An Angel for a Mother by Tyreek Peppers

Yesterday, I walked my mother from work and along the way we talked about what I wanted to do after high school. There was a deep pause for a minute, I told her I didn’t know. I really want to go to college, but on the other hand, I want to be a performer. After that I tried change the subject, by asking her what does she think the rest of the fam is doing. For a short second it worked. Well, not seconds—more like a couple of minutes.

I’ve been working all week, and when I come home I barely have time to check on them like I use to. I don’t even spend time with them on the weekend because I have other events to attend to. Then, she brought the topic right back up; then I told her I wanted to be a performer. When I told her, she give me a smile, say that she believes I could do it. I’ve always listened very closely to her words because her words always pushed me to achieve what I really wanted.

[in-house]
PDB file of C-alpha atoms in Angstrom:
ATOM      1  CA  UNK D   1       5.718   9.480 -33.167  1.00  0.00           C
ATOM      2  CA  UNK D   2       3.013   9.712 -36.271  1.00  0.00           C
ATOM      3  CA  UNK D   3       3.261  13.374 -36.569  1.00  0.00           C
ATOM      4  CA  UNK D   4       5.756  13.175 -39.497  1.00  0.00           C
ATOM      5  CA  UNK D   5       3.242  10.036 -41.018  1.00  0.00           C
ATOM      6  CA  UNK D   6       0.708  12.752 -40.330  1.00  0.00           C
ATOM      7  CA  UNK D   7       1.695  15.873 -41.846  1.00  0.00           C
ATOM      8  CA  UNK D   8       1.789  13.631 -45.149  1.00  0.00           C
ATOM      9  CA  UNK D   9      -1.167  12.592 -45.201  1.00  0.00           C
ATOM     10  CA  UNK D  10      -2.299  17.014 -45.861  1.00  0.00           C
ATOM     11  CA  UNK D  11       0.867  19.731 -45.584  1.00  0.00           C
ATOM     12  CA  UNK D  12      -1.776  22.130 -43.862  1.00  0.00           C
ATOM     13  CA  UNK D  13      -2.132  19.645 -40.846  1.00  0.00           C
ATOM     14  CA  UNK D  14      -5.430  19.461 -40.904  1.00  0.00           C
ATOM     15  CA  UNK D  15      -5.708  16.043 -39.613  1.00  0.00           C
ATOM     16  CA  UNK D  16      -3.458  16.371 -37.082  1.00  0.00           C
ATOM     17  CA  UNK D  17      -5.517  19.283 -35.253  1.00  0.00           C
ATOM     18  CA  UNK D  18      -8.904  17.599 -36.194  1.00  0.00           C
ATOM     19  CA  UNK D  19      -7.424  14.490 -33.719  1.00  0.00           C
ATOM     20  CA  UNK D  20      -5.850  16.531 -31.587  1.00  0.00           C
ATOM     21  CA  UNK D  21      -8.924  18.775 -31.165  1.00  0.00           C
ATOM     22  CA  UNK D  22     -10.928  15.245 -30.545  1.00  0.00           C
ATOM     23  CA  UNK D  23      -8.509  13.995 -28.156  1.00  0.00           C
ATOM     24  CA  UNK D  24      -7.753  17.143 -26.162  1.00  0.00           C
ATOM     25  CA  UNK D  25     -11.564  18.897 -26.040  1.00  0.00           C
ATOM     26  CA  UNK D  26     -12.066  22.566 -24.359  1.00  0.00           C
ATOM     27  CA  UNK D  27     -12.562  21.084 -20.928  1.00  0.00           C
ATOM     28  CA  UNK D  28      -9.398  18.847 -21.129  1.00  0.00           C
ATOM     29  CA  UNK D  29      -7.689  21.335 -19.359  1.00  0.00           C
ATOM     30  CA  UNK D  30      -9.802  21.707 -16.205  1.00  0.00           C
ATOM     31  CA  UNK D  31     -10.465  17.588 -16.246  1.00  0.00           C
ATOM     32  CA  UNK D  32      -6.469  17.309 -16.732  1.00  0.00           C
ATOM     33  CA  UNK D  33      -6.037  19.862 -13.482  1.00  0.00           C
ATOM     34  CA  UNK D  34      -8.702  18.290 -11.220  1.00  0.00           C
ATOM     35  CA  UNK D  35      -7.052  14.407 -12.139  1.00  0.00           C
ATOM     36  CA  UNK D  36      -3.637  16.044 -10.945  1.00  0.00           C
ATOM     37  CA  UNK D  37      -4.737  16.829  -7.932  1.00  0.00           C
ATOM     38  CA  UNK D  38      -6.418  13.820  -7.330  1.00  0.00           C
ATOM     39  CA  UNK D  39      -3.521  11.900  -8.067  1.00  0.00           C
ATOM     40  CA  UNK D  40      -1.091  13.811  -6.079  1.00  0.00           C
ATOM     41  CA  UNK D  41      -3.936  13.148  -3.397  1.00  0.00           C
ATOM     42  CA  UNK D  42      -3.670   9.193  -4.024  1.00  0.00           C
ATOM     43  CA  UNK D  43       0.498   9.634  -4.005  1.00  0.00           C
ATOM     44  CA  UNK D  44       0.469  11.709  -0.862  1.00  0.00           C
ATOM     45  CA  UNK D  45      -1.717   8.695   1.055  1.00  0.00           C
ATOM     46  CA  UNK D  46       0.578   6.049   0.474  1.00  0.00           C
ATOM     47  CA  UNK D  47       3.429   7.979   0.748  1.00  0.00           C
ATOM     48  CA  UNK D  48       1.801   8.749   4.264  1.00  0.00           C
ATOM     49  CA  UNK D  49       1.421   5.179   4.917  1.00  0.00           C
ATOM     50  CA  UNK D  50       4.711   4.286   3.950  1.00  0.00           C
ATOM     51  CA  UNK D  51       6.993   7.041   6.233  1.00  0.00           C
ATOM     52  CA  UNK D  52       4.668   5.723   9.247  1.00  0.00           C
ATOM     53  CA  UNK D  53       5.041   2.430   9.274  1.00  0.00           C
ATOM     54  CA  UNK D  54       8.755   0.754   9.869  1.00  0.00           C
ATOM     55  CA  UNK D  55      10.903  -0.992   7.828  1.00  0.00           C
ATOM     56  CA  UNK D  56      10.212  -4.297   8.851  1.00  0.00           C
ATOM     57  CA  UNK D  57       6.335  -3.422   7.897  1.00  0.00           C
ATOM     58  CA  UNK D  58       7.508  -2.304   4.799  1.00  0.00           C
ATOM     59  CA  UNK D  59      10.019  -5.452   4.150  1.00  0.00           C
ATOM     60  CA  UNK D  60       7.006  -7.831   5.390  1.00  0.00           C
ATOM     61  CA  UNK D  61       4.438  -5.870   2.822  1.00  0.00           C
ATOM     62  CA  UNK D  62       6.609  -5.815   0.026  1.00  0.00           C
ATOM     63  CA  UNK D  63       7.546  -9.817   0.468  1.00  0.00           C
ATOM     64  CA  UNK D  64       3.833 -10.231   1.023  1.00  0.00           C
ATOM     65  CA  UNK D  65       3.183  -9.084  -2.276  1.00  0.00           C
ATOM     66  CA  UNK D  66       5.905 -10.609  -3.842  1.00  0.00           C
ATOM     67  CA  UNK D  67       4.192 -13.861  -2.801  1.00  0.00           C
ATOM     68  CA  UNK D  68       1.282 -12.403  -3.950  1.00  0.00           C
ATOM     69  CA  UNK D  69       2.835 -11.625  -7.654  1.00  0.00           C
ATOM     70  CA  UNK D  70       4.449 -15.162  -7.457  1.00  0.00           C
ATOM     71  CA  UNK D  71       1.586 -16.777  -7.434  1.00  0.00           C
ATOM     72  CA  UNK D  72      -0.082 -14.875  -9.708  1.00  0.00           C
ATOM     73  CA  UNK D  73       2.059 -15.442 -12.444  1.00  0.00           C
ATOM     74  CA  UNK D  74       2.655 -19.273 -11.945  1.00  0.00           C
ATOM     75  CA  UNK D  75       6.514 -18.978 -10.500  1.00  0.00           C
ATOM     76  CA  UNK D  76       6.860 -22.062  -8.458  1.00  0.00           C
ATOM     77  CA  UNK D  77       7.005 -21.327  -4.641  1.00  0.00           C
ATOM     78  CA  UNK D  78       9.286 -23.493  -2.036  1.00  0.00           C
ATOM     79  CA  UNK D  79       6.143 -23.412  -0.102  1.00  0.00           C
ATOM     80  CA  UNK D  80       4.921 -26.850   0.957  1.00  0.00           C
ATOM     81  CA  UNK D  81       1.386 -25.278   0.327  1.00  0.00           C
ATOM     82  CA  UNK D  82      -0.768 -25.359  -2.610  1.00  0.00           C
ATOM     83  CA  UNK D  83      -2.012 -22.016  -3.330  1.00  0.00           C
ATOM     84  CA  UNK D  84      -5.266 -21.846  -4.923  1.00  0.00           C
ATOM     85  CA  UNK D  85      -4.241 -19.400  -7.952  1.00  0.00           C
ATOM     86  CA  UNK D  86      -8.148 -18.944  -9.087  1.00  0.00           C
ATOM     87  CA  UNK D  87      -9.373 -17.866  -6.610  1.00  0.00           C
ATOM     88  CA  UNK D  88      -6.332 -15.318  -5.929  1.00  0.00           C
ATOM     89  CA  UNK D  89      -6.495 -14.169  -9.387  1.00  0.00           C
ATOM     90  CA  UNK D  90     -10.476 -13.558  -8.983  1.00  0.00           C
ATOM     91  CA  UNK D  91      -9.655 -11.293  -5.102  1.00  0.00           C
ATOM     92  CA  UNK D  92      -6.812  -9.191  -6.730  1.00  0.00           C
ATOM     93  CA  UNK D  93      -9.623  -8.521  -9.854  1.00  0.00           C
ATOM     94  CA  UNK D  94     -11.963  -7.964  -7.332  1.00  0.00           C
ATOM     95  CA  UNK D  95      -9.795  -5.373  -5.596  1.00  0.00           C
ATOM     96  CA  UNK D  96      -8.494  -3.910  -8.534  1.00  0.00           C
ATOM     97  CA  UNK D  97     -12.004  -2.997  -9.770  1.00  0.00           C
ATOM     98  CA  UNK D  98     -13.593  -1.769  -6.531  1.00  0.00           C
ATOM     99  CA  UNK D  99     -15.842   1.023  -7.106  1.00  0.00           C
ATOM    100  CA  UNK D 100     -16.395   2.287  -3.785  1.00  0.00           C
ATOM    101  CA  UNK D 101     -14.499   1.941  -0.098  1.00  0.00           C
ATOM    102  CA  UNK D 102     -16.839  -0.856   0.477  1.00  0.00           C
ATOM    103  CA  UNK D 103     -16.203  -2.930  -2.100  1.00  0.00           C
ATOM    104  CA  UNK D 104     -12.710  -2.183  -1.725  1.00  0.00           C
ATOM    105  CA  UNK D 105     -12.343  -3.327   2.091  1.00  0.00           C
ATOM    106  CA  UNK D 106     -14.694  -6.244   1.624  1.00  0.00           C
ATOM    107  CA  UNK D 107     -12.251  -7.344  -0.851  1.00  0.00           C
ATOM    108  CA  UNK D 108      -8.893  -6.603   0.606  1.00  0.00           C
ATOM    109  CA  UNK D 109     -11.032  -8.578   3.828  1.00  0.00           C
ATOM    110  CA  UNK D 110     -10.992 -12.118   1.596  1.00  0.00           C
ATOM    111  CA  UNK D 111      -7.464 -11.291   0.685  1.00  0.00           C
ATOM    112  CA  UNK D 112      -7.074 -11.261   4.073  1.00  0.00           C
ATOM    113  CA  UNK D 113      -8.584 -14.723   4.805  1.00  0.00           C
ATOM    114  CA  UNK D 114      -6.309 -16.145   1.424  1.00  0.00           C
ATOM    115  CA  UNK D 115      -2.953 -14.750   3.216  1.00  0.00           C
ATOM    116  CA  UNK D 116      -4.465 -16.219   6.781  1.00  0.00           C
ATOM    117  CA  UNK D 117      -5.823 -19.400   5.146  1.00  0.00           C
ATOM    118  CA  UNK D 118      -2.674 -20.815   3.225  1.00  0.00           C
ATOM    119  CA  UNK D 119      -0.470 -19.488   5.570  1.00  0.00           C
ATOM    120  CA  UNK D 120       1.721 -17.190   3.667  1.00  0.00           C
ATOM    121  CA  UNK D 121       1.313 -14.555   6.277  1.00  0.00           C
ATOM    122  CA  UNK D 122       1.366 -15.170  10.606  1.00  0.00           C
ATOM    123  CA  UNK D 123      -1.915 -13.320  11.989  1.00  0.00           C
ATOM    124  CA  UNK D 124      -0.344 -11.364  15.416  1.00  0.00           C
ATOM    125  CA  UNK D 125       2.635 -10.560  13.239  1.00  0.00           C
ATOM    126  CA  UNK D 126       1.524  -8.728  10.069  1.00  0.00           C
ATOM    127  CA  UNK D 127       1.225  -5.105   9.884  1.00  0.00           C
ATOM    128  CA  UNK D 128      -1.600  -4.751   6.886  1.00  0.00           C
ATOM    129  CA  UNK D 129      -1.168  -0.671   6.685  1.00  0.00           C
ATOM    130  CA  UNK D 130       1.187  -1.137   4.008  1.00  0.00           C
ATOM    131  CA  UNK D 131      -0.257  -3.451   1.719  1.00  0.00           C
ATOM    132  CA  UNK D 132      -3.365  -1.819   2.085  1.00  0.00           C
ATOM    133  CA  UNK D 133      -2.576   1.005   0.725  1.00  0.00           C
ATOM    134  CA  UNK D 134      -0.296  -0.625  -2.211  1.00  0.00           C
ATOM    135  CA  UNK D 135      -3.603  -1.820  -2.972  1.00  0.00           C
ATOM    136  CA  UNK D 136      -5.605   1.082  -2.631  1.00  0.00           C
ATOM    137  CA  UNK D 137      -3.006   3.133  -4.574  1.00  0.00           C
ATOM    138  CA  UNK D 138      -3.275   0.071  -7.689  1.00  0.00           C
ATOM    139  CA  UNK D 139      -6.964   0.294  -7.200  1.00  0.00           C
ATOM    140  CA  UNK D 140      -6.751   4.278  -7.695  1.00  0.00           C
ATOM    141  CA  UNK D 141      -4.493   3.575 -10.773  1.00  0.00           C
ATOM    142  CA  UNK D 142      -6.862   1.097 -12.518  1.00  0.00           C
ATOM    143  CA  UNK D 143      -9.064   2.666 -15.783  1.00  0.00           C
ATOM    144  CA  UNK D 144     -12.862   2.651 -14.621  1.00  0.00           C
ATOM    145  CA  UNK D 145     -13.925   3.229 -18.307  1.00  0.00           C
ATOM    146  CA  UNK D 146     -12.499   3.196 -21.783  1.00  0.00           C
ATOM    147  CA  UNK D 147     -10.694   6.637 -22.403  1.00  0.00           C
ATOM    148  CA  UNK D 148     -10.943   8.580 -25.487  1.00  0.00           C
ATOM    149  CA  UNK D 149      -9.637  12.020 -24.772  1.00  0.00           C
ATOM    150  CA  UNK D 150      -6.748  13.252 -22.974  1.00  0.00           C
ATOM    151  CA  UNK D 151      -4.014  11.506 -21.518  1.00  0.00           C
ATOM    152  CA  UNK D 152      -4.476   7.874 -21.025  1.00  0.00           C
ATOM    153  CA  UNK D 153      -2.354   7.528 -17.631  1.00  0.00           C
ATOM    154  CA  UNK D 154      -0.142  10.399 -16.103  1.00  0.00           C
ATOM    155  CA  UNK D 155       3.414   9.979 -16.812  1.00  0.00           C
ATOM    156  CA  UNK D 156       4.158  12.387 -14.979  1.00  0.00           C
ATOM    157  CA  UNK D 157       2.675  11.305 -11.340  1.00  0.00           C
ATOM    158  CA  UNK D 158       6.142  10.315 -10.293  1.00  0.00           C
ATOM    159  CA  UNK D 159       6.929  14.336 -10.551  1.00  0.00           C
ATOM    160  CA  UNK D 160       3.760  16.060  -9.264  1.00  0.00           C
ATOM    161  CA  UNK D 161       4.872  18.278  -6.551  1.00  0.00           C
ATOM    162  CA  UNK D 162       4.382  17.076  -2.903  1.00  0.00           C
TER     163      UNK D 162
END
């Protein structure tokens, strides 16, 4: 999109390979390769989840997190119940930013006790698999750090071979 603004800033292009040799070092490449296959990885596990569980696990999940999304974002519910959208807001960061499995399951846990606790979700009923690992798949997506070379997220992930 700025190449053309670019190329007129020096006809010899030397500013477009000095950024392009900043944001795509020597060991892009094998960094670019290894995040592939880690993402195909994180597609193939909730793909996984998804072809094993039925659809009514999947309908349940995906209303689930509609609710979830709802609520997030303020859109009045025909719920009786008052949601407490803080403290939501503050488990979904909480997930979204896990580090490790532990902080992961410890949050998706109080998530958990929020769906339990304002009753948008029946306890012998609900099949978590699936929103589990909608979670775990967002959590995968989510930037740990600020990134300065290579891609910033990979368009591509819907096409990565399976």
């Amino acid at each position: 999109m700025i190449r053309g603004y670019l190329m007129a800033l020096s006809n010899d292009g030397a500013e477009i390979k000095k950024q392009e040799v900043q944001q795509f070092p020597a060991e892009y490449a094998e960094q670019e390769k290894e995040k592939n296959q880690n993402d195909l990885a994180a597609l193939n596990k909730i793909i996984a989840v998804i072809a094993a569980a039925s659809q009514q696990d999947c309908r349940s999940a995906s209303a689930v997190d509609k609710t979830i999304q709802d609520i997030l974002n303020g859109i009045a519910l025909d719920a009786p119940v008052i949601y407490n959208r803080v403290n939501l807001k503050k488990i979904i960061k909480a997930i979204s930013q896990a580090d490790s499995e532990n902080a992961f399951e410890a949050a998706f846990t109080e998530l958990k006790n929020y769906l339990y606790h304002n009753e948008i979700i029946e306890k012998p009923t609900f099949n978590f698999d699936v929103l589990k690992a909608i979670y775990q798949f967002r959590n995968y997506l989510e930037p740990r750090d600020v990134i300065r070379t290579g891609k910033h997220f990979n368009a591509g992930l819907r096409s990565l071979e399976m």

I listened to my father's words too, but he wasn’t always around. My mother was always by my side no matter what I did, whether it was bad or good. I used to do a lot of bad things when I was a child, but for her sake I had to make a change. I wanted my mother to see me other than a troubled child sitting in the principal's office because I was in another fight or talking back to a teacher. I told myself that my mother will only have to come up to the school to see the good things I could achieve.

No parent loves coming to the school to hear that their children got into some trouble. Parents feel embarrassed walking into the school office to hear the news. I know for a fact the parents weren’t happy sitting in that office; they didn’t have to say anything to me because I saw it on their faces. I always tried to call father because I knew that my mother would be upset—that and I lived in the same house. When they’d call my father, he’d never answered his phone. It was like he knew it was a bad call and never picked up, but my mother wouldn't let it past the first ring. My mother, no matter what, always answered her phone. It’s like she knew that her one of her babies was in trouble. She was always claimed to tell us that she was upset with what I did and that she still loved us for who we are—she shared her love between four boys equally. I wouldn’t be here today without my mother going through a lot of pain and I just want to say to her, “thank you.”